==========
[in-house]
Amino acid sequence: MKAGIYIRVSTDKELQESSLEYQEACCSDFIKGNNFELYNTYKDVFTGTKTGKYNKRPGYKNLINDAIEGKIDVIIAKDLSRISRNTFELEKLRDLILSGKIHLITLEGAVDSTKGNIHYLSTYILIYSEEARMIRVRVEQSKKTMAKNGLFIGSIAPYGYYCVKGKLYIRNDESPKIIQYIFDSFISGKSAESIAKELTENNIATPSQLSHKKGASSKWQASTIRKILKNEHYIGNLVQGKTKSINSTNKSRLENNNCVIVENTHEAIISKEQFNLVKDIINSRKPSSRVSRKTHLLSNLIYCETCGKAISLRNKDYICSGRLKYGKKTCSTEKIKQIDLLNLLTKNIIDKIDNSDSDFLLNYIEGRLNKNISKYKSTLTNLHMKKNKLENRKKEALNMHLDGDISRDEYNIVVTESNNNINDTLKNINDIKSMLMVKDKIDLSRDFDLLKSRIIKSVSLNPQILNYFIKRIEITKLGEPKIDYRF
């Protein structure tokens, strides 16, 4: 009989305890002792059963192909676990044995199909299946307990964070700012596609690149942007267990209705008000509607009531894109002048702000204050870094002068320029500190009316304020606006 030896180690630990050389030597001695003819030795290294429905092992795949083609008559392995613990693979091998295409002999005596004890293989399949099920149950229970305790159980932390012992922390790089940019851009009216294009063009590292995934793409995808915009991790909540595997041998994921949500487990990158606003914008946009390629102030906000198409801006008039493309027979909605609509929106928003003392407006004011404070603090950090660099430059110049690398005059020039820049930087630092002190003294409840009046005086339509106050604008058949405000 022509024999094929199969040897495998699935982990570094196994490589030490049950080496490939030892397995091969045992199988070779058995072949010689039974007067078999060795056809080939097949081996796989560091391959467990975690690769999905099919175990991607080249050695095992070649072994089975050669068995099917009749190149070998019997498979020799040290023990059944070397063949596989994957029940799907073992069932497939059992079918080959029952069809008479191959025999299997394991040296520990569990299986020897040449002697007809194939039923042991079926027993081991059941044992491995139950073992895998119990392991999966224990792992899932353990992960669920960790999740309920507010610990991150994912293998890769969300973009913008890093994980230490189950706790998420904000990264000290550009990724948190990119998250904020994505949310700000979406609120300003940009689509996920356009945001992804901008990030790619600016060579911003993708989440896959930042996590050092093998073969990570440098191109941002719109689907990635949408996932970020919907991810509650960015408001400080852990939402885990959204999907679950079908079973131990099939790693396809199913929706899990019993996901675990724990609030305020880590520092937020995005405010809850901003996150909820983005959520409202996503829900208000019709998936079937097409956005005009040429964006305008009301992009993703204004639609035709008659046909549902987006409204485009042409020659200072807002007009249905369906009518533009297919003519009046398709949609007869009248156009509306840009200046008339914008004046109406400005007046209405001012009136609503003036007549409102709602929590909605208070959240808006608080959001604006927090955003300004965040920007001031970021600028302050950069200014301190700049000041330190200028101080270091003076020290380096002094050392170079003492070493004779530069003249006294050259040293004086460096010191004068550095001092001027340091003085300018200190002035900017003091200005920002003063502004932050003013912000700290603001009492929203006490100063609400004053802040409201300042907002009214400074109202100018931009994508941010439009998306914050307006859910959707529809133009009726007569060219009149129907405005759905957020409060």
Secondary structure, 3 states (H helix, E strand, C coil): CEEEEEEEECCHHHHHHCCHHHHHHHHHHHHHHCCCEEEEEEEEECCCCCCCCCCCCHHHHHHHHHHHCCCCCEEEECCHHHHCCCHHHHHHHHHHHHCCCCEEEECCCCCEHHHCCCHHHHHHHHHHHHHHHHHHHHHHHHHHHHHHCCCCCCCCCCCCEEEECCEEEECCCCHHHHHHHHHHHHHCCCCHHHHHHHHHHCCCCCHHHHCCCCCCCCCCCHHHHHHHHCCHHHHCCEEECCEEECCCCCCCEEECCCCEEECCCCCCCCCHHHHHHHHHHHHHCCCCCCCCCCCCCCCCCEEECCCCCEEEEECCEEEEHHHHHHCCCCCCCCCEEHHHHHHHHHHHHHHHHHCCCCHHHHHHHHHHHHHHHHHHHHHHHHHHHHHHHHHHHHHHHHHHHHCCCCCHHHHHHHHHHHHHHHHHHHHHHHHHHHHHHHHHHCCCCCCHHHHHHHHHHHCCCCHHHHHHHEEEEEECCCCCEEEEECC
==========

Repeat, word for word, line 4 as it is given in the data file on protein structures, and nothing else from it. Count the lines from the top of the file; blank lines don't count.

Secondary structure, 3 states (H helix, E strand, C coil): CEEEEEEEECCHHHHHHCCHHHHHHHHHHHHHHCCCEEEEEEEEECCCCCCCCCCCCHHHHHHHHHHHCCCCCEEEECCHHHHCCCHHHHHHHHHHHHCCCCEEEECCCCCEHHHCCCHHHHHHHHHHHHHHHHHHHHHHHHHHHHHHCCCCCCCCCCCCEEEECCEEEECCCCHHHHHHHHHHHHHCCCCHHHHHHHHHHCCCCCHHHHCCCCCCCCCCCHHHHHHHHCCHHHHCCEEECCEEECCCCCCCEEECCCCEEECCCCCCCCCHHHHHHHHHHHHHCCCCCCCCCCCCCCCCCEEECCCCCEEEEECCEEEEHHHHHHCCCCCCCCCEEHHHHHHHHHHHHHHHHHCCCCHHHHHHHHHHHHHHHHHHHHHHHHHHHHHHHHHHHHHHHHHHHHCCCCCHHHHHHHHHHHHHHHHHHHHHHHHHHHHHHHHHHCCCCCCHHHHHHHHHHHCCCCHHHHHHHEEEEEECCCCCEEEEECC